Anti-cuts demo unrest sees 149 charged

Police have charged 149 people so far after unrest which followed a peaceful anti-spending cuts protest in London.

A mob attacked police officers, smashed windows and daubed banks and shops with paint on Saturday, following a peaceful march and rally organised by the TUC.

A total of 201 arrests were made, most of them after a campaign group staged a sit-in at a luxury store in Piccadilly.

Scotland Yard said the violence from some people "could not have been more markedly different" to the TUC event.

Business Secretary Vince Cable said the government will not change its economic strategy as a result of the TUC protest.

Store occupation

The TUC said 250,000 to 500,000 people attended the march, which passed off without incident.

But a group wearing scarves to hide their faces started attacking shops and banks, clashing with some of the 4,500 police on duty.

Trouble flared in central London in Oxford Street, Piccadilly and Trafalgar Square.

The Metropolitan Police said 145 of the arrests were in connection with a demonstration by campaign group UK Uncut, which occupied luxury grocery store Fortnum & Mason in Piccadilly in protest over alleged tax avoidance by the business's part owners.

The group, which has carried out a number of protests in recent months, has distanced itself from protesters who damaged property and attacked police on Saturday.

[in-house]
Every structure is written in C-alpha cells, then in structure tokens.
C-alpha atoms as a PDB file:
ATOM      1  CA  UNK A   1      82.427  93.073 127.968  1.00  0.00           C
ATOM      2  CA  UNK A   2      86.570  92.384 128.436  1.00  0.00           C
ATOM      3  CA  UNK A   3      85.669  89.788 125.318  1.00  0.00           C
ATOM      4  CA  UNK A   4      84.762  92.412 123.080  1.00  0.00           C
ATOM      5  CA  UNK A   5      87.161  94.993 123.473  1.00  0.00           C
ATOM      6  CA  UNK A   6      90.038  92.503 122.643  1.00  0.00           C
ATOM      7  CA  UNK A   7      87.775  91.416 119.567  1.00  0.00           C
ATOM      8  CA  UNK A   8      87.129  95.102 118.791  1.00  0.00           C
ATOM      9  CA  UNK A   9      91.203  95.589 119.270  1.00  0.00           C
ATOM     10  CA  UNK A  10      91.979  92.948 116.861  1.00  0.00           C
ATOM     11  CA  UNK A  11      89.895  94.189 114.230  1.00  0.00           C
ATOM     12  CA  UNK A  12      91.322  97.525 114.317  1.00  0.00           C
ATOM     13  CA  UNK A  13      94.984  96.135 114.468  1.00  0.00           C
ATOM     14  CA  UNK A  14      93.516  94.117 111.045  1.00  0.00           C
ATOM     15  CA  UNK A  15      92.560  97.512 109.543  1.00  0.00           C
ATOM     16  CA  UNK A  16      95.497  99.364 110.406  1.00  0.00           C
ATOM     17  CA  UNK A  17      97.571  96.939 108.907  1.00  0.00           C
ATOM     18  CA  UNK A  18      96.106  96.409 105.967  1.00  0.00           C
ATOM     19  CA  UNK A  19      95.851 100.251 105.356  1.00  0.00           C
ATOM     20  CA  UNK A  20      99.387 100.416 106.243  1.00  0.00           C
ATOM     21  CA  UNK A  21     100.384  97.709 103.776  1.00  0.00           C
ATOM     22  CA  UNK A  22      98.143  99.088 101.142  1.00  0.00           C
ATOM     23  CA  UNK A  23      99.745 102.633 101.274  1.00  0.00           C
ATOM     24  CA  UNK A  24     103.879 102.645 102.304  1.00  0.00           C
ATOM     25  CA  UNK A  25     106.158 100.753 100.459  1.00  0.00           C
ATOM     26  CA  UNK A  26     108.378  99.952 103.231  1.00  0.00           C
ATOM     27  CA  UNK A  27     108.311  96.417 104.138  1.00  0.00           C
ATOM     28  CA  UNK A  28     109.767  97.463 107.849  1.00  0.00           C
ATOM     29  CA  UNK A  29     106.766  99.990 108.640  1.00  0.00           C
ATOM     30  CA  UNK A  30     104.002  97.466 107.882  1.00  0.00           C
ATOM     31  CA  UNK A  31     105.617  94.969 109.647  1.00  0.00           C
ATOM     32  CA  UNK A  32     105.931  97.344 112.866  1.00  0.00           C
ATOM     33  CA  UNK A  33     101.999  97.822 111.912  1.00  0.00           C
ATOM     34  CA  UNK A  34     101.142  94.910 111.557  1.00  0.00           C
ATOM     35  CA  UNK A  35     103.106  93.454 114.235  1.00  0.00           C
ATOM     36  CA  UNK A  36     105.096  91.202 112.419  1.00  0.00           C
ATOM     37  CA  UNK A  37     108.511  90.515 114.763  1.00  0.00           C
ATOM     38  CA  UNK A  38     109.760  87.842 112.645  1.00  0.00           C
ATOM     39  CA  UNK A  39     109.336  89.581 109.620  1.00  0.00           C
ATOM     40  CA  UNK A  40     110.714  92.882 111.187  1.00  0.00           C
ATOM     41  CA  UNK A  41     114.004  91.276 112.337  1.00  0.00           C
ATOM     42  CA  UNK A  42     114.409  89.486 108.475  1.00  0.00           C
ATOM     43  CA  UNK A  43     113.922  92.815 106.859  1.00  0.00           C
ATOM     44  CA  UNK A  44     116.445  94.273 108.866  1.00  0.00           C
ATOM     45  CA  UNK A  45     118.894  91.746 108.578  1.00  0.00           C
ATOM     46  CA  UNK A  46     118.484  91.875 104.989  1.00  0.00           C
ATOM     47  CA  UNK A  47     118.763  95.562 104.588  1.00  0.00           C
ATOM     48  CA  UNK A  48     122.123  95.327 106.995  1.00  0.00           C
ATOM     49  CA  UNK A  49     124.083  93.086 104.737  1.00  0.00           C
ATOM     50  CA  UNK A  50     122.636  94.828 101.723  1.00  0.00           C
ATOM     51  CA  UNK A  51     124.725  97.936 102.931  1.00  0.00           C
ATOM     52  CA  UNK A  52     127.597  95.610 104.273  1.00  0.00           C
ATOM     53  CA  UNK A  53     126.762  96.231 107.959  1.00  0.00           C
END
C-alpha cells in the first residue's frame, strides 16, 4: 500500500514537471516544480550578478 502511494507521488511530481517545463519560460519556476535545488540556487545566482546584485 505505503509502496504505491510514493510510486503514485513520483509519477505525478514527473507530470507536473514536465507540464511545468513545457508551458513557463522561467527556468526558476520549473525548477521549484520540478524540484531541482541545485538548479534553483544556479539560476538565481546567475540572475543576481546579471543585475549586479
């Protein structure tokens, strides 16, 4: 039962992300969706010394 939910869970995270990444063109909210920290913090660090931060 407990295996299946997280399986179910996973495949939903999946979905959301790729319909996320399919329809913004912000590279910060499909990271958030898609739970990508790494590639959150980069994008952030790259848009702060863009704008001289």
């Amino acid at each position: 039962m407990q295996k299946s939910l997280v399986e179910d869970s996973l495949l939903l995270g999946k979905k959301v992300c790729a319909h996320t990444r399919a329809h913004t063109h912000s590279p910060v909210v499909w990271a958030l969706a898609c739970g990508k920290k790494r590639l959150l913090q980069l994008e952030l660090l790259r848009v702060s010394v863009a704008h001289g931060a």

Commander Bob Broadhurst, who led the Met Police operation, revealed activists had developed their tactics to avoid police by staying on the move, using small alleyways and covering their faces.
Joe Lynam

BBC News

The main organisation involved in the protest was the TUC.

It organised the rally which attracted more than 250,000 demonstrators. Its message was that the government's spending cuts go too far. Other protests were staged by a variety of activists.

The UK Uncut group aims to highlight what it describes as the inequality of the British legal and tax system which it claims enables wealthy individuals and firms to pay a fraction of the tax of smaller. It aims to use direct action but does not advocate violence.

That cannot be said of a third group out in force - anarchists and anti-capitalists appear to have used the cover of the march - and UK Uncut protest - to target what they see as symbols of capitalism.

Many retailers are privately livid that the image of ruined shop fronts might damage their business in the long run